Steps to Prepare for Your Job Search – Part 5

Stimulating your network is an important part of your job search, but how you do it is even more important. Find out the way to do it right in the final video of our five-part series on steps you should take to prepare for your job search (see part 1, part 2, part 3 and part 4). Enjoy!

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Video Transcript for “Steps to Prepare for Your Job Search – Part 5”

Brian Clapp, Director of Content This is the final part of our five-part series on things you should do before you start your job search – before you send a single resume, or contact a business that interests you – you need to do these five things.networking for your job search

You must stimulate your network, but before I explain what I mean by that, let’s discuss a huge pet peeve of mine.

LinkedIn is awesome (join our Entertainment Careers group!) I love it and use it daily. BUT, if you go onto LinkedIn and send a blast out to everyone of your contacts saying “Hey!, I’m looking for a new job! If you know anyone looking for an enthusiastic, compassionate, hard-working project manager, tell them to come my way!” you have made a mistake.

You’ve immediately put this barrier between you and your network because you come off a little desperate and sent them basically a form letter – you haven’t personalized anything and this technique doesn’t ring true.

The better move is to identify the individuals in your network, maybe that’s 50 people or maybe it’s 10, that are actually influencers, change agents, that are out there in your field and are connected. Reach out to them personally. Say something impactful, not cliche. Explain what you are looking for, discuss what you have done recently in your career, explain why you would be a good employee or should be hired.


Just blasting to everyone in your network and saying, “Hey I’m looking, I’m in the market, send me an email if you hear anything” does not work, and it comes off impersonal. Don’t do that, be intentional. Find the people that matter, reach out to them and stimulate them to be your advocate.

If you follow this tip and the 4 previous chunks of advice we gave you (part 1, part 2, part 3, part 4), you have a good chance at making your job search less stressful…not easy, not fun… just less stressful, and I kind of like less stress.

About Brian Clapp

Brian Clapp has worked in the broadcast media for over 14 years as a writer, editor, producer & news director. After beginning his career in Atlanta at CNN/Sports Illustrated, he switched coasts to Seattle to work at Fox Sports Northwest. In 2010, Brian began pursuing a new found passion on the digital media side, launching a successful website and then taking on the role of Director of Content for &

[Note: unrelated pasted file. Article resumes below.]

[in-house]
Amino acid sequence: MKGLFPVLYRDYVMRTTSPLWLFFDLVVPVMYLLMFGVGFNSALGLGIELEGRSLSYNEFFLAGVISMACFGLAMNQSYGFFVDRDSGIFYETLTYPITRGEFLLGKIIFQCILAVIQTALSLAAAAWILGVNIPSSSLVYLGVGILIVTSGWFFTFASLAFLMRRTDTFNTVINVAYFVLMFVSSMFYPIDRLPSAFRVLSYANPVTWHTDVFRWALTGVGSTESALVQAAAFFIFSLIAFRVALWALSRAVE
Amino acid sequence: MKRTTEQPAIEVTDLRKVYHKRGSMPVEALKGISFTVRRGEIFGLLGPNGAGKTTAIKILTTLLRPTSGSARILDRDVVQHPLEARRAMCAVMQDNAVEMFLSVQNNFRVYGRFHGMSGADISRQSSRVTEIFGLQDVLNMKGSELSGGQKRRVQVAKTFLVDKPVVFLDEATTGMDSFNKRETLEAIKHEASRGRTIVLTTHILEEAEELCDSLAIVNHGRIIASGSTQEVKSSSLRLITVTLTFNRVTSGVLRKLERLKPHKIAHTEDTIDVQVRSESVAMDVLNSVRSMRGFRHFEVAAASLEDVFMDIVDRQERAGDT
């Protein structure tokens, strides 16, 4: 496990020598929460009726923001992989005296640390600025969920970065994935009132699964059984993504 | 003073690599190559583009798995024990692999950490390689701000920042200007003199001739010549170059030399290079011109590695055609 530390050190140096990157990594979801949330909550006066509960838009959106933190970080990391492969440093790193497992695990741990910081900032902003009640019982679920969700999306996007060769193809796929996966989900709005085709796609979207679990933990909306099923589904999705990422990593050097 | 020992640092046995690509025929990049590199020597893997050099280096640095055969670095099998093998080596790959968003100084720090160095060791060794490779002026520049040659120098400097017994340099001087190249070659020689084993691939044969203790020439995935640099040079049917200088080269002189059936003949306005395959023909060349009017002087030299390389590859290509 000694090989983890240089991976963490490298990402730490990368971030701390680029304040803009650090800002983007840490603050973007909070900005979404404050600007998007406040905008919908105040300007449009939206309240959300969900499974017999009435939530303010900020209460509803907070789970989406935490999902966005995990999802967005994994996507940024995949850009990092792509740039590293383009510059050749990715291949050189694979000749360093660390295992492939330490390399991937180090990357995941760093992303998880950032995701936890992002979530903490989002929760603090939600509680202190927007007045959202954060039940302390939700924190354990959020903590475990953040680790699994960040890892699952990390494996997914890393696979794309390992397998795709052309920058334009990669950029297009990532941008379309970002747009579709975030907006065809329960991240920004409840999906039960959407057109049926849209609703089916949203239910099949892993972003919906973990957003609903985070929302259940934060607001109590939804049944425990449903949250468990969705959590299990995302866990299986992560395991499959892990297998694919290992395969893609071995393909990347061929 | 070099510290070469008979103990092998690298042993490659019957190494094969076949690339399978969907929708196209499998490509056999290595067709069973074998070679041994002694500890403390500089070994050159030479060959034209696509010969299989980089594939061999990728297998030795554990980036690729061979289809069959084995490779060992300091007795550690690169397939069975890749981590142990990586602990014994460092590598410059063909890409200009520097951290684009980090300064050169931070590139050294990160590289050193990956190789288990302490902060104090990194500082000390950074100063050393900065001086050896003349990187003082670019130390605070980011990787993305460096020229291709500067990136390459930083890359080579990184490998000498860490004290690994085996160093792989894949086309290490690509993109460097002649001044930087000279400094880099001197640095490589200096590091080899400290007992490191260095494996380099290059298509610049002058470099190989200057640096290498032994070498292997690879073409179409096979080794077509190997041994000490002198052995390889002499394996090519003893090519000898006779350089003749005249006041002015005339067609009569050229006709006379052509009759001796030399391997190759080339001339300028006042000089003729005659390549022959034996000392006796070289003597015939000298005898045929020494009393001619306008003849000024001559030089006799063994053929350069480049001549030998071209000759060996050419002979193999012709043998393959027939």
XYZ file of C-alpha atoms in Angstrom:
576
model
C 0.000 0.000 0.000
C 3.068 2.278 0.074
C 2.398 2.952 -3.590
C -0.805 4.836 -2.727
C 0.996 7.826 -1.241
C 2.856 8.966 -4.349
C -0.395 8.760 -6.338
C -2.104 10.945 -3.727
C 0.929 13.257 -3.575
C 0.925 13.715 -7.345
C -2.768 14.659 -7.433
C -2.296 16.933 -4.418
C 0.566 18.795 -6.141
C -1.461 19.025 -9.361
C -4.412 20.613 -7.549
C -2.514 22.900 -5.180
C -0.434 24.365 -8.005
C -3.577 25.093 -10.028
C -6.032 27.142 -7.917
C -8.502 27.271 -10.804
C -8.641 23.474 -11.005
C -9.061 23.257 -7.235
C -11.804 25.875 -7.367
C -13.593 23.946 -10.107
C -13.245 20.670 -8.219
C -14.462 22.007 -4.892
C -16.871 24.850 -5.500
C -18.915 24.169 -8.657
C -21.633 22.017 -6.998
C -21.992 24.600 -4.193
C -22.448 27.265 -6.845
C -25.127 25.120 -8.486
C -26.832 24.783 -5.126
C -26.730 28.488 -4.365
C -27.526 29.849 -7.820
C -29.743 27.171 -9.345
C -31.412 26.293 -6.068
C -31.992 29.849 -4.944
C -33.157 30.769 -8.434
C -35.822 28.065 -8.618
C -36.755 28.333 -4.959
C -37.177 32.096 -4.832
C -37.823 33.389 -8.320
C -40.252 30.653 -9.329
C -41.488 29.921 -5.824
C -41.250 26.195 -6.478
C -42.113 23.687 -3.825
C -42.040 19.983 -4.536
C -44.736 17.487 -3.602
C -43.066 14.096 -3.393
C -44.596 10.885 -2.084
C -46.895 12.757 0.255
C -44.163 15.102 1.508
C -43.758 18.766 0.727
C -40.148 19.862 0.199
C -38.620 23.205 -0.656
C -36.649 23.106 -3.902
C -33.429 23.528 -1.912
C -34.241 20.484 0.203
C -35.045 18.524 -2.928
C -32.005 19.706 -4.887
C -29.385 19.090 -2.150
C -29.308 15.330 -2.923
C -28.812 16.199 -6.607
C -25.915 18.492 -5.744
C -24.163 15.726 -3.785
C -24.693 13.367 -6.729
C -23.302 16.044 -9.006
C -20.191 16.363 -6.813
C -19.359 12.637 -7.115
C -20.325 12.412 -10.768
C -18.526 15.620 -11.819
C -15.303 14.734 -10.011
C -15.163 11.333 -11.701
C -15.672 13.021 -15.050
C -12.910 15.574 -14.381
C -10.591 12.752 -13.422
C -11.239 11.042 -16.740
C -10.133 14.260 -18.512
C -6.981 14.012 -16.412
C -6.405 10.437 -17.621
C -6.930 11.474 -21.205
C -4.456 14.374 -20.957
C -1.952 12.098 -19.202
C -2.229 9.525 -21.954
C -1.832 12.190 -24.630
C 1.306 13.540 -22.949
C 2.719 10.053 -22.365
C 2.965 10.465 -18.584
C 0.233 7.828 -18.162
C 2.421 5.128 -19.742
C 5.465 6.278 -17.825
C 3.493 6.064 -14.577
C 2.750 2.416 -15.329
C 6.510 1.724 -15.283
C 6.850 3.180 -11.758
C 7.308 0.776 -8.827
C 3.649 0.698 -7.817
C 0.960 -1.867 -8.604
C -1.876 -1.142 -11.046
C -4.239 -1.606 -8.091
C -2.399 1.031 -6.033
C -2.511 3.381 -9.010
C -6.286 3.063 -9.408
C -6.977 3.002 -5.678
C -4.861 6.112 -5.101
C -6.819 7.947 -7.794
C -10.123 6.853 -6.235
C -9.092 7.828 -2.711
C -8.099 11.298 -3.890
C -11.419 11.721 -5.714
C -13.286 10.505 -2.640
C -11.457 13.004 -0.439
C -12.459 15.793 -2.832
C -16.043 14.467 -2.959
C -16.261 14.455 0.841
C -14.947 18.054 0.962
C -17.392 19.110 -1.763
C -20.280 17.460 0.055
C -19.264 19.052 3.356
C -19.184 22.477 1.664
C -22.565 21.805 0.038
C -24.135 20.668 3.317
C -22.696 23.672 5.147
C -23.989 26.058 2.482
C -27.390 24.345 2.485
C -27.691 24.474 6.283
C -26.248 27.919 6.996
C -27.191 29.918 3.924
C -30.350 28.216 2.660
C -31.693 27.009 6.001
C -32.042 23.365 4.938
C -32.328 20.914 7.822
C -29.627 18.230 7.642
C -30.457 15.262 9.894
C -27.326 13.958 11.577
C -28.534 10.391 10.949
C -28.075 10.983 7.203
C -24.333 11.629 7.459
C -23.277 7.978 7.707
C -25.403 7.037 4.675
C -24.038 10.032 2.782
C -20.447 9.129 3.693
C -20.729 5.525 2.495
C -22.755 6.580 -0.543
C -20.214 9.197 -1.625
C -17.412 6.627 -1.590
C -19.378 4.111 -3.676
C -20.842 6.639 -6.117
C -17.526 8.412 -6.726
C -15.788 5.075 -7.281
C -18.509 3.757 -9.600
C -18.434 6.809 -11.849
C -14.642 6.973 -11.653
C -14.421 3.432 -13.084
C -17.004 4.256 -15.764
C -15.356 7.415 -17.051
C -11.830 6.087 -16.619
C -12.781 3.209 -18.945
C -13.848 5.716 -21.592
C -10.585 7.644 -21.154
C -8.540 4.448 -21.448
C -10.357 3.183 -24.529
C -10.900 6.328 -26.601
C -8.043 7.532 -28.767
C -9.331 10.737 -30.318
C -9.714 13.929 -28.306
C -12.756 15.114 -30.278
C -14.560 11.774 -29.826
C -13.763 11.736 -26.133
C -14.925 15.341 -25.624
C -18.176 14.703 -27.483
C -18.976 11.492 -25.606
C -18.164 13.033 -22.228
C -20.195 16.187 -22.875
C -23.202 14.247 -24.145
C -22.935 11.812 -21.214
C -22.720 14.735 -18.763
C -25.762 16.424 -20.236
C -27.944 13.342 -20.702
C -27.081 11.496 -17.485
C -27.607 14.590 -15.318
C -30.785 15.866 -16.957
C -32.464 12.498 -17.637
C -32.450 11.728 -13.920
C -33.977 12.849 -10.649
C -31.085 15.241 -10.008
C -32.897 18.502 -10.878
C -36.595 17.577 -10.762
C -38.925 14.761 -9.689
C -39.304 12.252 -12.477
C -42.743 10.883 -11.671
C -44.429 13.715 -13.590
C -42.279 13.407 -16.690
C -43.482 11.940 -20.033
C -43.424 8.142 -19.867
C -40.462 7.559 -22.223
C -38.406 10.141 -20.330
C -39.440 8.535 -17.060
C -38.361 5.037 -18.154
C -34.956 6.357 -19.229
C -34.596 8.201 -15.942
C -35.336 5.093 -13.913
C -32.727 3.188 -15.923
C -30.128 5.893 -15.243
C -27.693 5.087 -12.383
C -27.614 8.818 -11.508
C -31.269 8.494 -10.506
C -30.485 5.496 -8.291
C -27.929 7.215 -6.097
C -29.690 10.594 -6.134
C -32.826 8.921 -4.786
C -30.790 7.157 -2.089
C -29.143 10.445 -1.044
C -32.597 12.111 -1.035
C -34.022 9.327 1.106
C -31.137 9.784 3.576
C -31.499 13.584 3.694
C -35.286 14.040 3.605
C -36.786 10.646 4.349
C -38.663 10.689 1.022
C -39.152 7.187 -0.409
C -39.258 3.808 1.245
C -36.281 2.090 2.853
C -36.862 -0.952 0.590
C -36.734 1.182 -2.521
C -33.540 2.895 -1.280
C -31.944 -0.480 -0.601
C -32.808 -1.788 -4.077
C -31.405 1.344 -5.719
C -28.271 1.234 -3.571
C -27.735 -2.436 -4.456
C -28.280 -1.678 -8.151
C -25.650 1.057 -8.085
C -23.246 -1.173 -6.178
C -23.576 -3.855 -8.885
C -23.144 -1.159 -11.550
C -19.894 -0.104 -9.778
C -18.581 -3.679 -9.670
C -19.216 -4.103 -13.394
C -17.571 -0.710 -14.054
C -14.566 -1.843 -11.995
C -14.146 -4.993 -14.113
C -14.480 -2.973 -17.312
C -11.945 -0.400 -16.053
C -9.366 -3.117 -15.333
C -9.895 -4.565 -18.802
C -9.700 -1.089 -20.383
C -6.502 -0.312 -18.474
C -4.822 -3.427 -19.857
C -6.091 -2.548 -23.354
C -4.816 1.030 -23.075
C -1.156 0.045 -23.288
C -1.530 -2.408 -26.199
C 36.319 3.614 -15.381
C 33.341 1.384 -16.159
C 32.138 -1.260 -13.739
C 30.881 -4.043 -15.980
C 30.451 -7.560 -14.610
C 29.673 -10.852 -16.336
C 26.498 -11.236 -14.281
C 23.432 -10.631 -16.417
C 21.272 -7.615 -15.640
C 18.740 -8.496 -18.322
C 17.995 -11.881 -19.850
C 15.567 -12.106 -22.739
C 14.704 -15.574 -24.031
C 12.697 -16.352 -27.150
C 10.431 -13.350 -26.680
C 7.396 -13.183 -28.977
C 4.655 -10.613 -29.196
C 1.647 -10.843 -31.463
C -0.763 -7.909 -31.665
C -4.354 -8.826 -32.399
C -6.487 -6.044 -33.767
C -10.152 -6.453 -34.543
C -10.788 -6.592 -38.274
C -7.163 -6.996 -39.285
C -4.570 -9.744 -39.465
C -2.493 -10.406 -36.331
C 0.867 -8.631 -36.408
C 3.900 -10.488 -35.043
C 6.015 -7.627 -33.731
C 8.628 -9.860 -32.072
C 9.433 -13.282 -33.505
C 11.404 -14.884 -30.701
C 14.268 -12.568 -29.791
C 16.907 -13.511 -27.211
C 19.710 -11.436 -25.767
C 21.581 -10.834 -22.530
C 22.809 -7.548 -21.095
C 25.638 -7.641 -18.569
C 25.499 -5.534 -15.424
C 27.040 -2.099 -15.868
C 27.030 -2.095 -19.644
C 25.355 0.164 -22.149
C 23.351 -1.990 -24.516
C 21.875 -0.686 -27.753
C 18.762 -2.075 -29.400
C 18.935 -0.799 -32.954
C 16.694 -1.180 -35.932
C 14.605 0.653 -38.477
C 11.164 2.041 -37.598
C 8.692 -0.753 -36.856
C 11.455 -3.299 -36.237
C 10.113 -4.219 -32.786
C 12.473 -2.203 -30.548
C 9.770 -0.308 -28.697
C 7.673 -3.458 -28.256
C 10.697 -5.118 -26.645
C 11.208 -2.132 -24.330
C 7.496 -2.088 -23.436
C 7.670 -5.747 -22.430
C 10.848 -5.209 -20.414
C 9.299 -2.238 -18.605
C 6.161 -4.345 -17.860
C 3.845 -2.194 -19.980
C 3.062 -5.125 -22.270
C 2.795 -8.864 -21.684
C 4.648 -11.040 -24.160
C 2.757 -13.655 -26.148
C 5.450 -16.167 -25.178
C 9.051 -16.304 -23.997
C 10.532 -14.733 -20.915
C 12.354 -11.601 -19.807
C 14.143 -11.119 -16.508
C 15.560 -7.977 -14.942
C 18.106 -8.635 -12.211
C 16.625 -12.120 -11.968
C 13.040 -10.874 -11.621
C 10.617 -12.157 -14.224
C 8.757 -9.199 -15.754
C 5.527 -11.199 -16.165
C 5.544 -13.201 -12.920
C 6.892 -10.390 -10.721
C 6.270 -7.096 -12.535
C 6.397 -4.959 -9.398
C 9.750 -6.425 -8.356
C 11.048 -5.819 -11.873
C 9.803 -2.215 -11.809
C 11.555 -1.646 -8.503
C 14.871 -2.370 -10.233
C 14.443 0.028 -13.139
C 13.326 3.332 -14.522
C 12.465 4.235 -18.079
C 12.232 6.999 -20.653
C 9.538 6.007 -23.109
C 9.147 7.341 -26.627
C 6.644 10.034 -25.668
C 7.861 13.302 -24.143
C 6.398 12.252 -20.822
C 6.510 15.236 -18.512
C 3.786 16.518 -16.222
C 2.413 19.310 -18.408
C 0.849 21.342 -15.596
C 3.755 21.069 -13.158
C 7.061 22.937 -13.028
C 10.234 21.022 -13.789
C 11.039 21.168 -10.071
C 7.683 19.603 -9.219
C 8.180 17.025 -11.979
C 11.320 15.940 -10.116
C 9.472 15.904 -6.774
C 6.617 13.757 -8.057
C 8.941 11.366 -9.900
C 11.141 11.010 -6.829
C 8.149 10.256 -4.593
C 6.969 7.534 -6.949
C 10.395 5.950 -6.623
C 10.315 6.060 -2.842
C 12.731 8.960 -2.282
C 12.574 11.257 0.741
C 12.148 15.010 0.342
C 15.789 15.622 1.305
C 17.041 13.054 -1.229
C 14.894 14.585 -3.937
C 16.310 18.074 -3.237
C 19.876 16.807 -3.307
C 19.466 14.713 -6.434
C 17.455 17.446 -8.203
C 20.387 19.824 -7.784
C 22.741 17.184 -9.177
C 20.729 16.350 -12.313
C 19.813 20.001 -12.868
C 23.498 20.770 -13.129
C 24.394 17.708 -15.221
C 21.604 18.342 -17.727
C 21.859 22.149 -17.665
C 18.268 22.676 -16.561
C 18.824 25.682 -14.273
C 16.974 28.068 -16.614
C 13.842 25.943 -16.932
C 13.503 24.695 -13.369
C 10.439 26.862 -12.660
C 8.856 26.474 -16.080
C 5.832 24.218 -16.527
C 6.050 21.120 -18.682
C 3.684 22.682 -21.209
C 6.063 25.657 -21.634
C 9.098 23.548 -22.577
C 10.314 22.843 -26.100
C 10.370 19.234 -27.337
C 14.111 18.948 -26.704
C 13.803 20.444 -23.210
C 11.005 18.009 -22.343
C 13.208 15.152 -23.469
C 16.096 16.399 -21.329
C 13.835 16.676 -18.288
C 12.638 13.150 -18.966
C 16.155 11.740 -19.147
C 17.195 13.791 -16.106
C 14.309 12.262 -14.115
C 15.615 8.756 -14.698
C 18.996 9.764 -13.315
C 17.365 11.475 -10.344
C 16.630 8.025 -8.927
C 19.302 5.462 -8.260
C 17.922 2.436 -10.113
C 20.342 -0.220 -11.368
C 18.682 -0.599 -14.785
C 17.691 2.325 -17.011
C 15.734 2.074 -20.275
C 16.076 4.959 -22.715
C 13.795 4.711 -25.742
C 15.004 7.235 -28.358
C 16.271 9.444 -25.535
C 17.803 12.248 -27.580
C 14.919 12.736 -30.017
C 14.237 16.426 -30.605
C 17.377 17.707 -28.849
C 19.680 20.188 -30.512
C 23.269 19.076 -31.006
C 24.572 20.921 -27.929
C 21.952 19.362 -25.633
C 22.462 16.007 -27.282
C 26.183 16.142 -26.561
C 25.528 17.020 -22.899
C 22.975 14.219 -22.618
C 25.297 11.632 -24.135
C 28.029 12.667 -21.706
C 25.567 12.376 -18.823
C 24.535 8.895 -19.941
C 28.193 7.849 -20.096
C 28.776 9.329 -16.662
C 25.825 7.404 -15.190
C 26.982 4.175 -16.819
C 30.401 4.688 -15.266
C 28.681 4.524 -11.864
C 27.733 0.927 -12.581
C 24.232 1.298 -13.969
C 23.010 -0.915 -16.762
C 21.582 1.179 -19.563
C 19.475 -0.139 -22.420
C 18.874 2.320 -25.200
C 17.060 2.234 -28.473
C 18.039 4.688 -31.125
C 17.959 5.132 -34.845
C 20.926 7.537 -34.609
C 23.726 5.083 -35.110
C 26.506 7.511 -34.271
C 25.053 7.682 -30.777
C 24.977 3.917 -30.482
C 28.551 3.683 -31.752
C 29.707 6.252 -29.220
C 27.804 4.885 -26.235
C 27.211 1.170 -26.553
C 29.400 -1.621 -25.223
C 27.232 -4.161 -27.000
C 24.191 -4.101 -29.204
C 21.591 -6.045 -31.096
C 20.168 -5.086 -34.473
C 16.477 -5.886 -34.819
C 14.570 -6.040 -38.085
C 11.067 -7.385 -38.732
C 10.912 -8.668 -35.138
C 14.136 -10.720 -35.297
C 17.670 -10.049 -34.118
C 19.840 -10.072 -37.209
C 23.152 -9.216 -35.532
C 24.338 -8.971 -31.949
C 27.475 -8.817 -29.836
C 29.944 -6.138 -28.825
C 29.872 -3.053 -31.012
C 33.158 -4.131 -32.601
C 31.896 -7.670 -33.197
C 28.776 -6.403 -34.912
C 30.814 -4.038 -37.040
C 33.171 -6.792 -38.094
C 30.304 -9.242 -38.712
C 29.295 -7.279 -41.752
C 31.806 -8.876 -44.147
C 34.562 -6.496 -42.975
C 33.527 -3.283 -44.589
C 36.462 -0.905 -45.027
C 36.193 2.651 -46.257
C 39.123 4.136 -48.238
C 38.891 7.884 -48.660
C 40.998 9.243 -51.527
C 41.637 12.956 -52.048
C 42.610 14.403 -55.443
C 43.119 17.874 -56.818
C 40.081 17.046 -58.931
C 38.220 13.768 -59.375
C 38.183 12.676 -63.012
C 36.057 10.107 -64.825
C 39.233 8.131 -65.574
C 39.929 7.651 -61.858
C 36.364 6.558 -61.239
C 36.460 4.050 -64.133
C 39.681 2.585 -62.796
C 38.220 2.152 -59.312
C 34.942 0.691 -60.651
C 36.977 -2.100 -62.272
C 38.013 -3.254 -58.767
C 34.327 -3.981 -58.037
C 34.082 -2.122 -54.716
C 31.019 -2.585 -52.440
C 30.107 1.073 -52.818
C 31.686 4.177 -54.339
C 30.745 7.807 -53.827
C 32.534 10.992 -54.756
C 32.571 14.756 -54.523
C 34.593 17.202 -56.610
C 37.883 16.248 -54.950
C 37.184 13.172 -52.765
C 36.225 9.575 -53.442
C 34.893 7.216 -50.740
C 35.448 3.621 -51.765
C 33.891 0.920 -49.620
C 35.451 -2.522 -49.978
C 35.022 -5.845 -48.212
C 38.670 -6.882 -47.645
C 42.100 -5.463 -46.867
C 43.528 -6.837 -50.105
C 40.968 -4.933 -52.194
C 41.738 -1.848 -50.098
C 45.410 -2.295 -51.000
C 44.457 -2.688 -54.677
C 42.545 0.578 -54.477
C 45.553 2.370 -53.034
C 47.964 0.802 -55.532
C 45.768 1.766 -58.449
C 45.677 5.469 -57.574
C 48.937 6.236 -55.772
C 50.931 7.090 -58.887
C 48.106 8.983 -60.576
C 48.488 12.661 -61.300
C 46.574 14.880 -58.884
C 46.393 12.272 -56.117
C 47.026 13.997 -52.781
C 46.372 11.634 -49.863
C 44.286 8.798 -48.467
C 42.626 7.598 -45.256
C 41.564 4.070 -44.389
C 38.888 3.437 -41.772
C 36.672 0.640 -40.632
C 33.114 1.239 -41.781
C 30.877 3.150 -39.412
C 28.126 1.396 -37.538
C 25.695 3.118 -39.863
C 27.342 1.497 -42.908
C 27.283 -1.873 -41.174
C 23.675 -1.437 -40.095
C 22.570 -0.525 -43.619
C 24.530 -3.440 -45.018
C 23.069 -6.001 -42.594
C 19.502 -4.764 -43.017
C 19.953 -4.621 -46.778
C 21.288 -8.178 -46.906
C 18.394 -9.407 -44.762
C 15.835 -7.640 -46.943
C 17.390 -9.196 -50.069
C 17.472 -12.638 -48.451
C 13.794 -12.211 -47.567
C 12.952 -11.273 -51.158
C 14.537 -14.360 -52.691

Recently Brian has become addicted to Google+ and LinkedIn so add him to your circles and make him a contact. No seriously, you should.


  1. Maria Fimbres says:

    I don’t have website yet, but having a hard time break in the business. I have BA in Broadcast from Chapman University and it’s seems it does not to matter.

  2. Wow these five steps were the exact confirmation I needed to not short cut my process of job hunting. I do have a question that’s been in citing need of an answer. Born and raised in Chicago,IL and have resided in Austin,TX for half a year now. However, I began my entertainment career(experience) as a talent agent, manager, promotor, PR, event planner, and marketer from 2010-2013 with numerous local talent and a few simi celebs. Majority based in or from Chicago. All of my experience and efforts were done by myself; as in no corporation, licensed or legal agency’s, pretty much free lanced I guess. Successful as a young women in Chicago nonetheless. However, now applying to jobs at corporations (talent buyer positions)…how do I include all of my freelance accomplishments on a resume. Or do I let them know I’ve been a preschool teacher the last 2 years lol?

    • Japell – did you have an LLC that you collected payment through? If so, put the name of the LLC on your resume, and outline all of the important tasks that you completed in the role. If you were successful, that is what matters! – Brian

  3. Edessa Yousefzadeh says:

    Hello Mr. Clapp,

    I loved the tips, but do you have any advice on how to approach getting a job within a field you have barely any experience in?
    I did sales and marketing for a spring break company that put on huge events with amazing DJs for 4 years while in college, but that is not good enough while I am trying to apply to bigger companies within the entertainment industry. I graduated with a degree in social, moral, and legal philosophy, but have taken business law and entertainment law, as well as communication and film classes. I really just don’t know how to start in the entertainment world, especially since I am not the only one trying to move to Nashville for that industry.

    Thank you,
    Edessa Yousefzadeh